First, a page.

Inside more difficult times | Inquirer Opinion

Inside more difficult times

12:30 AM September 22, 2023

The long years of life and experience will often prod me to think of the bigger picture – because there always is one. We often pay a lot of attention to the never-ending stream of details that act like dynamic currents controlling the tempo of our daily lives. Naturally, they distract us from the more constant and enduring layers of life that thrive more beneath our view of the surface.

Especially in difficult times, there are moments, incidents, and personalities that urgently draw our focus because they seem life-changing or life-threatening. Sometimes, they are; mostly, they are not. For sure, they are often emotional triggers that cloud our appreciation of reality as we see only the top-most layers. Life, however, is so much more.

From the eyes of the wise and learned, there may be thin but stark differences between the those stuck to unchanging behavioral patterns and those who somehow manage some meaningful change. We all age but some do not grow up. It is a human temptation, and trap, to miss the substance for the form, the body for the soul. The more relentless among us often can amass great wealth or ascend to great power. After all, those are life-long objectives they pursue.


Yet, human nature appears to be moving in a trajectory – of growing up and not growing down, of consuming less and producing more, of actually innovating and creating instead of copying and multiply the same thing. This trajectory or intuitive drive of life may be a blessing in disguise for most of us. When our circumstances. skills, and energies cannot match those who wield more power and build more wealth, we are shown other pathways that become meaningful as well, if not more.


I recall the stories of parents and grandparents of how their lives were, of how the Philippines was from over a 100 years ago and connect it now to today’s boomers in their 70s and 80s; I can say with conviction that their times were even more difficult under the Spanish, American, and Japanese rulers. The only things in the last 50 years that come close to their specific horrors have been the martial law years and the Covid-19 pandemic.

After their and our trying times, however, the country is not in grave disarray. We are nowhere near the horror of daily collective life in several African, Middle East, Asian, and South American countries. You know who they are just by listening to or reading international news. Some of them have been fighting like forever with brief periods of non-violence in between.


We may be poor compared to the global rich, but we are rich compared to the global poor. We are less poor than more than half of the countries in the world. That is a consolation, but a very small one. Because the suffering of the poor, our poor who have simply inherited their poverty, is felt daily by each victim without regard to how the poor in other countries may feel. What may be more painful is the daily comparison between themselves with the lifestyle of the Filipino rich and powerful.

For over a year and a half, the poor who were already all food-poor by their own assessment, have become even more poor. These may not be found in government statistics but the poor know because they are the ones buying their food daily. No one knows more than the poor how prices go up because they are the ones needing to buy their food as often as they have the money to do so. They do not have enough to buy food for a week.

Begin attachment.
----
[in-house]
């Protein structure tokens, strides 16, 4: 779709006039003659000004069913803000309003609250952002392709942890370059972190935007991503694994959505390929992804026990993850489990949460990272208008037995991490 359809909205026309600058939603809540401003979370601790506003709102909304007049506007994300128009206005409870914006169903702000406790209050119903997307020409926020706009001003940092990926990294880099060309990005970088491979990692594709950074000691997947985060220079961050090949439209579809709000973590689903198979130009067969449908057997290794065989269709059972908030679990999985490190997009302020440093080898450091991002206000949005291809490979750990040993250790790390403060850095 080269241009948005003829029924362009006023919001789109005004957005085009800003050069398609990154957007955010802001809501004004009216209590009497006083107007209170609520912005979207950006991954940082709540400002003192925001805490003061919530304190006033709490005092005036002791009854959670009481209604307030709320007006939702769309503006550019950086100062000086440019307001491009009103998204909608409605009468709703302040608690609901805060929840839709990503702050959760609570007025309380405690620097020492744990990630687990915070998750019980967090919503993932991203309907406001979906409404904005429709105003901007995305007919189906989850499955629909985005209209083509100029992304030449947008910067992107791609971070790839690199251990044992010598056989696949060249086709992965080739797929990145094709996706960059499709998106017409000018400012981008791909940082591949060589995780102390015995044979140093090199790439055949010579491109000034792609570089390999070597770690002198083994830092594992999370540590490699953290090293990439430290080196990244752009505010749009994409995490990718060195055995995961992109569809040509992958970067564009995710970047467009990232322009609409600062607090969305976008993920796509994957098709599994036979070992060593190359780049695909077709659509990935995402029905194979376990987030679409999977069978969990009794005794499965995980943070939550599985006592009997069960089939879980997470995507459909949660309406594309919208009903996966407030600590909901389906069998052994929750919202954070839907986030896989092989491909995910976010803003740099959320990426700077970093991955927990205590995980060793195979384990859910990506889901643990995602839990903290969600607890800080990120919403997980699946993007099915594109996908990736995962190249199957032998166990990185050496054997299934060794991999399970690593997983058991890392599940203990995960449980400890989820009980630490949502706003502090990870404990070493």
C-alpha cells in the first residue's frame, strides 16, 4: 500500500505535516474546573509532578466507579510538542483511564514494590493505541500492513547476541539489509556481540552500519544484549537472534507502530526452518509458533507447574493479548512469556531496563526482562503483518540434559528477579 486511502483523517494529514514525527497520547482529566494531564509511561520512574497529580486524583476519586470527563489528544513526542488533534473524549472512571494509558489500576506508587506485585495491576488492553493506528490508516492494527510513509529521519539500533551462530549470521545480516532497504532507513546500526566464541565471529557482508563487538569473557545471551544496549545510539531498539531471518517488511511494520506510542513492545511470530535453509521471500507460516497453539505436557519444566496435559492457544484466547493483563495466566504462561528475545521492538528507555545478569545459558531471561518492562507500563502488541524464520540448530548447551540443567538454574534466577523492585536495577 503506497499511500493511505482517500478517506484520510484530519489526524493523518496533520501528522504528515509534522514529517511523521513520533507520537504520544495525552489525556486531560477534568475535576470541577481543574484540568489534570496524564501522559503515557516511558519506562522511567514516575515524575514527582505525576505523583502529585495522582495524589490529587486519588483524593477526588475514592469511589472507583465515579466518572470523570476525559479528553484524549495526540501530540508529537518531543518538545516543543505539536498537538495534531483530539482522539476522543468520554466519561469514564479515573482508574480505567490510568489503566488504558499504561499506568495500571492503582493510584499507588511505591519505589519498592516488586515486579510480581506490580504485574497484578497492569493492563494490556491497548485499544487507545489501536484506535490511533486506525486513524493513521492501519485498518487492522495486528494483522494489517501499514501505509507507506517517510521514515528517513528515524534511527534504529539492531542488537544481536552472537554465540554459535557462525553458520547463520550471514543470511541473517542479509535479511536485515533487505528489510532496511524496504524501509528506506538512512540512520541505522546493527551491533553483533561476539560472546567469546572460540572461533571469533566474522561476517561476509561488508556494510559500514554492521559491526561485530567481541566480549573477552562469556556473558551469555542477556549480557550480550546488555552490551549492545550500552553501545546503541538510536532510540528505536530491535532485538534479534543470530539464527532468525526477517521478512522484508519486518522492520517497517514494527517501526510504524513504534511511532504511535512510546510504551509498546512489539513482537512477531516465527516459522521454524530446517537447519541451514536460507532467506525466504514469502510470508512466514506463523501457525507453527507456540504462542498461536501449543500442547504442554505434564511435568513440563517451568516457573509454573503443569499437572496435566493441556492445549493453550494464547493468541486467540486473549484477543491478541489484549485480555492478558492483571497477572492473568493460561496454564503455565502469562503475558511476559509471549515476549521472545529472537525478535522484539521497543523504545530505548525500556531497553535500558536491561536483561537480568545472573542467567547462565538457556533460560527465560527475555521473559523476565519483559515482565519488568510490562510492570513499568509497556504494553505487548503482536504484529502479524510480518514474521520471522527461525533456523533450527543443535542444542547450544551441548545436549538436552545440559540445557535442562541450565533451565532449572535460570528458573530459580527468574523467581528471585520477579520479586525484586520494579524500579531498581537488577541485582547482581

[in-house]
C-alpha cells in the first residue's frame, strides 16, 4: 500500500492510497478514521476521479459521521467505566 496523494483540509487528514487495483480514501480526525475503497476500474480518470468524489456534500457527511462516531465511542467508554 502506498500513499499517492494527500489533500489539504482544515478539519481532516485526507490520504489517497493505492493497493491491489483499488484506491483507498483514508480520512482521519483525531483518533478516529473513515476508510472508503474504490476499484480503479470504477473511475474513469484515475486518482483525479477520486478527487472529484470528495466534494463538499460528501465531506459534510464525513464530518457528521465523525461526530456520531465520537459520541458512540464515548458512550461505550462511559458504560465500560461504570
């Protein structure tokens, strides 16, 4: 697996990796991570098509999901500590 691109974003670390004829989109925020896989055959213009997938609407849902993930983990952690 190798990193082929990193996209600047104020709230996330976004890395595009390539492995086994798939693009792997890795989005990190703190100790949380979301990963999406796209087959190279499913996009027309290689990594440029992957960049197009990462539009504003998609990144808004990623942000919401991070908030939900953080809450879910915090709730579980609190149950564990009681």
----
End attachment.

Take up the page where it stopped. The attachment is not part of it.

When government and big business talk about inflation, they see numbers. But only those who are painfully affected by inflation know what it means in the flesh. It means sacrificing one or two meals. It means cooking less to save on cooking gas. It means staying in the dark longer to scrimp on electricity. It means walking more to lessen transportation expenses. They may not understand statistics inflation tortures them.

To many of my readers in this electronic version of The Inquirer, I realize that food and fuel prices do not represent the bulk of our expense budgets. How much rice can we eat anyway? Paying 60 pesos/kilo for a few kilos monthly is not such a heavy cost. Nor paying 10 pesos more per liter of gasoline. But our greater capacity to cushion food and fuel cost increases must not make us blind to those who will miss a meal or two a day. We must not allow insensitivity to numb us to suffering of less fortunate, or to forget we have a shared humanity.

It is also easy to criticize government as though we as a people do not have an intimate bond with government. When we become insensitive, government will slowly and surely become insensitive, too. When we become tolerant to lies and thievery, government will more quickly and much faster dive into corruption, especially if it already is infected. What we accept will become the norm, no matter if it is illegal.

Still, difficult times serve a purpose. All religious tenets will affirm that truism. History shows people survive them and may become better and stronger thereafter. Sometimes, though, some do not survive and push the descent to hell even more. We only have to look at countries where sustained conflict and violence keep happening to understand what hell on earth means.

Let hard times bring us together against the threats that endanger most of us. Let hard times make us understand that the common good must drive us into collective, even heroic, action. Work, produce, sacrifice, struggle, look to the future of our children.

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We have to help make the bad times go away, though, not just hope they will on their own. We have to do what needs to be done, to find the courage as our forefathers did when they had to.

TAGS: Glimpses

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